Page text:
• "Kee" Points with Jim Kee, Ph.D.

    • Market Pullbacks
    • Election Year Returns


    Market Pullbacks

    Markets (Dow, S&P 500) were down over 4% last week and have pulled back over -5% since hitting their peaks a few weeks ago. Recent strong performers like the tech-heavy NASDAQ indices and small cap indices are off even more from recent peaks. Year-to-date markets are positive in the U.S. and negative for most of the rest of the world. Reasons for the sell-off have ranged from President Trump’s comments on the Federal Reserve and trade with China, to IMF reports downgrading global growth, to mid-term election concerns of an impeachment movement should Democrats sweep the House and the Senate (not the consensus scenario). I think strategist Jason Trennert’s take, though somewhat unsatisfying (Barron’s) is probably best, “the proximate cause for the market’s dip reflected mainly a desire to book profits in the big winners."

    Market declines like these are very normal. For example, Yardeni Research notes that we’ve had 23 declines of -5% or more in the past 31 years, of which 3 turned into bear market declines of 20% or more. Believe it or not, counting up how many -5% or more declines occur in any given year is pretty hard to do and somewhat subjective. For example, if a market falls -5%, pauses, and then falls another -5%, is that two -5% declines or one -10% decline? How long does a pause in between declines have to be to make each a distinct episode? One day? A week? Some researchers (e.g. American Funds) use a 50% recovery of lost value to distinguish one decline from another. By that measure, and using data going back to 1900, the market averages about 3 pullbacks (i.e. declines greater than -5%) per year, and averages one correction (decline greater than -10%) per year. A “bear market” occurs about once every 3.75 years. Others (J.P. Morgan) use a slightly different methodology and find the market averages about one -5% decline per quarter, or 4 pullbacks per year. Perhaps even more importantly, Morningstar research shows that in years with double-digit stock market declines, the majority (63%) end up positive for the year.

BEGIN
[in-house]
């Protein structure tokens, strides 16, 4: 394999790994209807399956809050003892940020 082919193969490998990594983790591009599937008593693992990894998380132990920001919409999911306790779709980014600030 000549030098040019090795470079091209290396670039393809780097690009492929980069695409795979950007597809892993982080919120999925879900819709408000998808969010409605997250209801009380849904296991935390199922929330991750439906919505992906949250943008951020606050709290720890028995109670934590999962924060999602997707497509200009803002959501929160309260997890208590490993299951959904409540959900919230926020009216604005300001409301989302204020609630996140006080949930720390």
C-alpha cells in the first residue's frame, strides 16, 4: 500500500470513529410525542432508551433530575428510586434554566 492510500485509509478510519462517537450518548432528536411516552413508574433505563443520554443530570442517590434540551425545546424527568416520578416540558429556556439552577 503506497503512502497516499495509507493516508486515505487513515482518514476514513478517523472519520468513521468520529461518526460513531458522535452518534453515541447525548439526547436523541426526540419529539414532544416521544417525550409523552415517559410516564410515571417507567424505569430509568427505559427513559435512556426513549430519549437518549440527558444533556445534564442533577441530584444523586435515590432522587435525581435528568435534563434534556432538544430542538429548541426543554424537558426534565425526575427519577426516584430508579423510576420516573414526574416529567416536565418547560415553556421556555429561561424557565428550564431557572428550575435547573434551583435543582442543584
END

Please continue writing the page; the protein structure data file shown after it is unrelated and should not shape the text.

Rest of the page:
Election Year Returns

    What about mid-term election years like the one we’re in? Well, on average at this point in the year U.S. markets are up about 90 basis points (.9%) in mid-term years, which is below this year’s 240 basis point (2.4%) year-to-date performance. And typical mid-term years tend to have a strong post-election bounce, finishing up 6.1% for the year on average. So it is worth restating that market declines like the one we are currently experiencing are normal, “expected but not predictable,” as we like to say. The bigger threat to investor well-being is to believe (and act) otherwise, that is, to believe that market declines are expected and predictable.

  • "Kee" Points with Jim Kee, Ph.D.

    • Quick Overview
    • Rising Rates and Fixed Income Opportunities


    Quick Overview

    Stocks sold off a bit last week after reaching all-time highs as 10-year Treasury yields moved above 3.2%. I talked about interest rates and stock market valuations last week, so I won’t go into that here except to say that I don’t know any economists who are comfortable with sub-3% interest rates. And frankly, for a mid-term election year, it feels like stocks have gotten a little ahead of themselves. US economic news has been good for sure, with strong GDP growth, jobs numbers, Purchasing Managers Surveys (PMIs), and corporate profits (earnings). I just thought a lot of that had been priced in (nobody has a market valuation model good enough to really know). Rising US rates and a stronger dollar are also putting pressure on emerging markets (down -13% this year), many of whom have borrowed in dollars. A stronger dollar means that it requires more units of their currency to exchange for dollars to service their debt. I would reiterate though that wealth is created by production and exchange, and most emerging economies need to focus on monetary policies that facilitate production and exchange, which means policies that are stable and transparent. That does not describe most emerging markets, which is the real reason why many of these economies have been “emerging” or struggling for a century or more, not US monetary policy or global exchange rates movements.

    Rising Rates and Fixed Income Opportunities